People often say that travelling is all about the journey and not the destination, but for wheelchair users, navigating air travel is often more of an adventure than they would like.
Rolling through large crowded airports, hauling luggage, waiting in long lines, receiving a pat down, being strapped into a tiny aisle chair and then sitting for hours unable to move is exhausting. We’ve learned that the best way to circumvent some of the inevitable issues is to know what to expect and prepare accordingly.
What to remember before you book
Before clicking the purchase button, even seasoned travellers should review the airline’s policies regarding passengers with disabilities. John Morris, a triple amputee who has flown more than 1.3 million kilometres in the past five years, writes about accessibility for his website WheelchairTravel. He discovered, after reading AirAsia’s website, that he cannot fly with the airline because his battery-operated wheelchair weighs more than the airline allows.
When choosing a seat, Morris prefers a window to avoid being crawled over by other passengers.
Also, keep in mind that wheelchair users exit the aircraft last. The de-planing process can easily take 25 minutes or more, so when booking a connecting flight, always allow ample time. Morris recommends a minimum of 90 minutes.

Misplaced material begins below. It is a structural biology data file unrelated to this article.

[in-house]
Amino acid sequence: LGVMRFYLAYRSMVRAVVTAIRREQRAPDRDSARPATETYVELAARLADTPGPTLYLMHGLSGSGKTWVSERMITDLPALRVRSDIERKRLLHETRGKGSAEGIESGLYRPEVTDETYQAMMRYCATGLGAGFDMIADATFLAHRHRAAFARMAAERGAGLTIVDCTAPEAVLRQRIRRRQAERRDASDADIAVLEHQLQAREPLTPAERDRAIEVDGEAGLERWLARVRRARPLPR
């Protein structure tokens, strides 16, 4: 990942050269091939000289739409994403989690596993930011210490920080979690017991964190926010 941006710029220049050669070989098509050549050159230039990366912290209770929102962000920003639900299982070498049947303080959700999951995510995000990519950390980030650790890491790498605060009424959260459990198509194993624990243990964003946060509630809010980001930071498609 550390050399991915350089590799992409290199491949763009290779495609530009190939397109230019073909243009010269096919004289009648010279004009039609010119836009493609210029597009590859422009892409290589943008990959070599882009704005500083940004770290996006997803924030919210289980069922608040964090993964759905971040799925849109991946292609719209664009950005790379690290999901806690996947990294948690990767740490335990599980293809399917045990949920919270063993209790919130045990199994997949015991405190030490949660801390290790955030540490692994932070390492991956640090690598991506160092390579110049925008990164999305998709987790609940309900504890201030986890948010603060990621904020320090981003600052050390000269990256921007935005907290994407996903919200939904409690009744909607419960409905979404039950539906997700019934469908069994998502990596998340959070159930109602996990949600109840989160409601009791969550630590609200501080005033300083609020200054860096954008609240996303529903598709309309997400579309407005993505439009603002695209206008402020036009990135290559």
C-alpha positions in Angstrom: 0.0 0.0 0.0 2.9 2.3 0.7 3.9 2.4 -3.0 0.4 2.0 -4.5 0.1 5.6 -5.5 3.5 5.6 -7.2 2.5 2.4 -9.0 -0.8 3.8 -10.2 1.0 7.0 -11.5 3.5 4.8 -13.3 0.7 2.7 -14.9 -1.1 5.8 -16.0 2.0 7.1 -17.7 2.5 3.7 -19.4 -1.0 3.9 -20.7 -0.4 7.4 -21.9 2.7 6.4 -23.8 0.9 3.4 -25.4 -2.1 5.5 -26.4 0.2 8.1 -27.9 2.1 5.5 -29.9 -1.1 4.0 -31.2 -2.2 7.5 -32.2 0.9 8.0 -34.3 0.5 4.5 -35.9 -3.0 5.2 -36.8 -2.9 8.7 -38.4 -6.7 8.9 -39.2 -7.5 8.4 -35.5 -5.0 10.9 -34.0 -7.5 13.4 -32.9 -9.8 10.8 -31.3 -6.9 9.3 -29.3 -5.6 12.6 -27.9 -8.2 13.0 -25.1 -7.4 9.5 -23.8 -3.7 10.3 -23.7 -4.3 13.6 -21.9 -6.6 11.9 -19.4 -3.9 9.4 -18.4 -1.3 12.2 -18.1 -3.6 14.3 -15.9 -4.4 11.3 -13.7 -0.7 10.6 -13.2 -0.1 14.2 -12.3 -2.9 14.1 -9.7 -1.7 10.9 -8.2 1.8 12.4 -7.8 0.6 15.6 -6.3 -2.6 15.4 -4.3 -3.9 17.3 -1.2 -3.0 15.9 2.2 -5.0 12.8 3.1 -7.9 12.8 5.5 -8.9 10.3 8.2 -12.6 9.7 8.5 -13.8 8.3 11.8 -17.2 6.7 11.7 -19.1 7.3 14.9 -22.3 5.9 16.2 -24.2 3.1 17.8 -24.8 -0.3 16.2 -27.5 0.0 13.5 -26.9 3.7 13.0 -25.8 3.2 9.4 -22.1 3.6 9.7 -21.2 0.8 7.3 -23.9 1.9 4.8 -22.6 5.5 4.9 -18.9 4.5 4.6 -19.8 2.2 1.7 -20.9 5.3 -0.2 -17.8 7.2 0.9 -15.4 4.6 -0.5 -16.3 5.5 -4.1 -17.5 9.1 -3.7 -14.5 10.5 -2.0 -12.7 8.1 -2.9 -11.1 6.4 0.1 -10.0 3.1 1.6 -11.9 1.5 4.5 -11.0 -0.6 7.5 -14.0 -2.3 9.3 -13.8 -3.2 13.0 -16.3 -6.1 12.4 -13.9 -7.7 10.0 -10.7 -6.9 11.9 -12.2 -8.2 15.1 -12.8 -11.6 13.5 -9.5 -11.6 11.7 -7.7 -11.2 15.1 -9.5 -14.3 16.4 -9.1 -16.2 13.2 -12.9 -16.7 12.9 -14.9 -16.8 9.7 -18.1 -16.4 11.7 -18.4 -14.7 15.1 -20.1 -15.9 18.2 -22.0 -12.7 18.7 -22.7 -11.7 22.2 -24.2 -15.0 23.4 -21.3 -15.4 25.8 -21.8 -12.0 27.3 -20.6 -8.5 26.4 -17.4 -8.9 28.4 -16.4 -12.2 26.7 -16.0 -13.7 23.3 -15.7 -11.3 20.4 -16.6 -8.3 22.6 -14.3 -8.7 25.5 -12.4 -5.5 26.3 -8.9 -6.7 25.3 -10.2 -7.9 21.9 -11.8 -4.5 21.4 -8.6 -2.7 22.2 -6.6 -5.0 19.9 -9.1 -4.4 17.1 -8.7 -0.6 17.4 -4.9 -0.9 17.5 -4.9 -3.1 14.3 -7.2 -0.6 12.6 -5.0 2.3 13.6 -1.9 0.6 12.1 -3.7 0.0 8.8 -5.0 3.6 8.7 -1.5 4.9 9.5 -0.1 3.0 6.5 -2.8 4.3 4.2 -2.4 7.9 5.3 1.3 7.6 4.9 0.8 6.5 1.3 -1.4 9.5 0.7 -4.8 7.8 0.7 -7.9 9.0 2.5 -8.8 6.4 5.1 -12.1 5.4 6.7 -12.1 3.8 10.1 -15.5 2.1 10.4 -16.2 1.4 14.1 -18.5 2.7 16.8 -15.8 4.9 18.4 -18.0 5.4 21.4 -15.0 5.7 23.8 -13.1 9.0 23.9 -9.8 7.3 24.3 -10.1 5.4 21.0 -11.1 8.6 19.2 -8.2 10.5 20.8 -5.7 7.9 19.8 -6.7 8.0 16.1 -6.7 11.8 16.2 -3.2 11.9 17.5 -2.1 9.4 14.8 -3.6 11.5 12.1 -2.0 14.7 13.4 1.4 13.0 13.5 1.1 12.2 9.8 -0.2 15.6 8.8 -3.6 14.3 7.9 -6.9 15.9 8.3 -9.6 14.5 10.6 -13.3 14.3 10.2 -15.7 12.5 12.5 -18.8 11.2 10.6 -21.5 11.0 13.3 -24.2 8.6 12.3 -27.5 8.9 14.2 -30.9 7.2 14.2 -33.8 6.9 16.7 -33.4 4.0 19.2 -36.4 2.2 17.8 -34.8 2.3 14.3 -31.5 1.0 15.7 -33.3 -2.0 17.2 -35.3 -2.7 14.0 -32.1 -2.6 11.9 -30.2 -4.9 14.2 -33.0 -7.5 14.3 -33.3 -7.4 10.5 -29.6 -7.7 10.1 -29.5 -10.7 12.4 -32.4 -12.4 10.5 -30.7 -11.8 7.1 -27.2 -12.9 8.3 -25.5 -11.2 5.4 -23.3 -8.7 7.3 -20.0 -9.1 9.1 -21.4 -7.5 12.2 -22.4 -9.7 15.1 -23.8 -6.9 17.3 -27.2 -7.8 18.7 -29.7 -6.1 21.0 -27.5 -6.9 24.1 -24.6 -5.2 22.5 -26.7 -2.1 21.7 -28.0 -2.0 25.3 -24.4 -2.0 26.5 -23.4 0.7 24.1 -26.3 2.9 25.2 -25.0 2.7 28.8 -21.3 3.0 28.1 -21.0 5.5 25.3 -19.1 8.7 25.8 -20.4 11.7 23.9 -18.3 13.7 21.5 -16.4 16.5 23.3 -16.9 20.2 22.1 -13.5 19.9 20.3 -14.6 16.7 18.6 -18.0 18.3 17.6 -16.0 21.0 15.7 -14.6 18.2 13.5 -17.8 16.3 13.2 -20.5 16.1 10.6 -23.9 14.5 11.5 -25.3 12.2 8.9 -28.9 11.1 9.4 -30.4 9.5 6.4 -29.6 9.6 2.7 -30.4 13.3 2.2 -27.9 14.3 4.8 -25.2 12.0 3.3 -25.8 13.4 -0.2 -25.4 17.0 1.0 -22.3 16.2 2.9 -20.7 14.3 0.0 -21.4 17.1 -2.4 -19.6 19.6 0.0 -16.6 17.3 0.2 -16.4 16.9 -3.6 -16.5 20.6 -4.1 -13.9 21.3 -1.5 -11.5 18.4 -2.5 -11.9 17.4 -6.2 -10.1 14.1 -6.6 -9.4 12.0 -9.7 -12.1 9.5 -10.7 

After booking your flight, contact the airline at least 48 hours prior to departure and let them know you will need special assistance.
Avoid wheelchair damage
You can help prevent wheelchair damage by attaching written instructions explaining how to operate your chair, as well as how it folds and tilts. Before turning a wheelchair over to airport personnel, take off any removable parts such as the seat cushion, removable wheels and footrests. For your own baggage, carry as little luggage as possible. The airline’s curbside baggage check can be helpful if available, or consider purchasing a rolling suitcase designed to attach to a wheelchair.
Finally, always carefully inspect your wheelchair for damage when it’s returned to you and immediately notify the airline if there is a problem.
How to navigate bathroom concerns
Many domestic flights are on single-aisle planes which rarely have accessible bathrooms on-board.
To avoid embarrassment, always confirm before departure that the plane has an on-board wheelchair. Flight attendants can push you to the bathroom.
Better yet, consider that domestic airports are required to have accessible restrooms in all terminals; you will definitely be better off using the toilet before you depart.
What to do if things go wrong
If you encounter an access problem at the airport and the airline is unable to resolve it, ask to speak with the Complaint Resolution Official. Each air carrier is required to have one or more available on site or by phone. This individual has the authority to problem solve on the spot. The New York Times